Both Central banks and commercial banks have always hated cash. When you hold cash, the banks don’t have it. And the banks want it all. Money in the bank funds the bank. Cash in your hands takes you outside their system, empowers you and reduces their profit potential.
But now this natural antipathy to cash is getting more serious. New rules governing bank insolvencies and the emergence of negative interest rates as the new cornerstone of monetary policy together make it all the more important that banks keep cash out of your hands. So, welcome to the new war on cash.
Starting with Cyprus in March 2013, central banks and governments have introduced so-called bail-in laws which enable the authorities to seize deposits held in insolvent banks rather than bailing out the banks with public funds. Bank failures will now be paid for by those who have loaned the bank money, and yes dear reader, your bank deposit is legally a loan to the bank, yes even in Canada. Bail-in regulations now apply here too.
By now, we all know that central bank asset purchases (known as Quantitative Easing or QE) have failed to boost the economies of all the jurisdictions that have done them—Japan, the Eurozone, Denmark, Sweden, Switzerland and the US. The new, more extreme central bank plan to spur economic growth is negative interest rate policy (NIRP). Europe and now Japan have implemented NIRP in a frantic attempt to push companies and individuals out of cash and into borrowing and spending. Nearly a third of the world’s sovereign debt—more than USD7 trillion—now costs money to own. You have to pay the borrower to own this stuff.
The sovereign debt market is not the only victim of NIRP. The central banks of the Eurozone, Switzerland, Sweden, and Denmark now charge interest on deposits they hold from commercial banks. Not surprisingly, these commercial banks are now beginning to charge interest on deposits they hold from their customers. Your best defense? Take out your money in cash.
So it should therefore come as no surprise that governments worldwide, as well as organizations such as the IMF, BIS and OECD, are actively promoting the idea that cash should be eliminated to cut off funding for terrorism and crime.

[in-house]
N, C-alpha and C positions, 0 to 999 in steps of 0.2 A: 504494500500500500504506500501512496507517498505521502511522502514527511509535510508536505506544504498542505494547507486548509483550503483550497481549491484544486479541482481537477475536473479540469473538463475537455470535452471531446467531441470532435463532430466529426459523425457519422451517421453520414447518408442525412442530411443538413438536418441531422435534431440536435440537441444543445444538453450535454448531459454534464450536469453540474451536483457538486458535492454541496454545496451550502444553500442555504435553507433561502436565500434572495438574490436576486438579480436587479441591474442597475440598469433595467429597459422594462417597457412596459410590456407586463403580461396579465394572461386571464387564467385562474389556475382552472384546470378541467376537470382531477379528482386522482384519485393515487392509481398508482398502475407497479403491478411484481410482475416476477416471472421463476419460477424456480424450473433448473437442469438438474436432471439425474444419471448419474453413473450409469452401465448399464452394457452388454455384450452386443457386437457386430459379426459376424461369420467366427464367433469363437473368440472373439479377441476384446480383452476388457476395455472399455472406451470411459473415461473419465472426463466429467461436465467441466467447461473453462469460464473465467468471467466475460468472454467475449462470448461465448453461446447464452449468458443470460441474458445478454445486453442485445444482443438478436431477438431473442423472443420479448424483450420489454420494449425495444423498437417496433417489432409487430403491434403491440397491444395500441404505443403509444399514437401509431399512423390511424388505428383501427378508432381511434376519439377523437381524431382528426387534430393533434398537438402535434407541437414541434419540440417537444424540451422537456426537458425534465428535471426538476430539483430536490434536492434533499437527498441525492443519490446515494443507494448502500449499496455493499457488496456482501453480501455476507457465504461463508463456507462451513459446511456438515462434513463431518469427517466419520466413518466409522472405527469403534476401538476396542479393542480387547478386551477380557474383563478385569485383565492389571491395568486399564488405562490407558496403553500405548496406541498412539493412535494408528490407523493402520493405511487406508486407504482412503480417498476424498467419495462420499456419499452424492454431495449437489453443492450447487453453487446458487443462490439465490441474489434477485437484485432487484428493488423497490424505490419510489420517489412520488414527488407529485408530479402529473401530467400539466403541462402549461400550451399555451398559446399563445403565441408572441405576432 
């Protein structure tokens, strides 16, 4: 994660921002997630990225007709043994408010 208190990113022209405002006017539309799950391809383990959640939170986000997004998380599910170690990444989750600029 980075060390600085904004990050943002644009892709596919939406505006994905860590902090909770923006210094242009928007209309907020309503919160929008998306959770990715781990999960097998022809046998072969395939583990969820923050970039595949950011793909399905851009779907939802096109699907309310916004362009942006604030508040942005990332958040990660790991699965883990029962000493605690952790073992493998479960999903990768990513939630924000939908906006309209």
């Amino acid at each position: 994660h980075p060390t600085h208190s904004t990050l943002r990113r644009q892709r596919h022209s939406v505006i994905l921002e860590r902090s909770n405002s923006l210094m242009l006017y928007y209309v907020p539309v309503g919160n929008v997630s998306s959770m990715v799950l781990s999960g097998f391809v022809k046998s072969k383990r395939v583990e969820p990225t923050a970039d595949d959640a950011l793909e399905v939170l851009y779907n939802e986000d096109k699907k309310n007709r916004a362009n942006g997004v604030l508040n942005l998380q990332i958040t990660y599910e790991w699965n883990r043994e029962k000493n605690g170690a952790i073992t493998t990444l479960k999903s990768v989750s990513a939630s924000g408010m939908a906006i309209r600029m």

On February 15, 2016, the European Central Bank’s Governing Council voted to withdraw the 500-euro note from circulation. This note is the second largest denomination issued in Europe after the 1000 Swiss franc note. Of course, ECB president Mario Draghi insists that withdrawing the note has nothing to do with limiting your access to cash. Rather the decision is aimed at fighting crime because, as Draghi put it: “There is a pervasive and increasing conviction in world public opinion that high-denomination bank notes are used for criminal purposes.”
Meanwhile, hang on to your $100 bills. A new report by Peter Sands, former chief executive of Standard Chartered Bank, was recently released by Harvard’s Kennedy School. The report urges governments of the 20 largest economies to ban all high-denomination notes. According to Mr. Sands, such notes are the “currency of corrupt elites, of crime of all sorts and of tax evasion. They play little role in the functioning of the legitimate economy, yet a crucial role in the underground economy. The irony is that they are provided to criminals by the state.”
Mr. Sands should know criminal activity when he sees it. While CEO, his bank helped Iran evade US sanctions which led to criminal charges, major fines and other penalties.
So, dear reader, the war on cash has begun. You can look forward to having all your savings locked into the banking system where you will be charged whatever interest rate the banks think is appropriate. Gold anyone?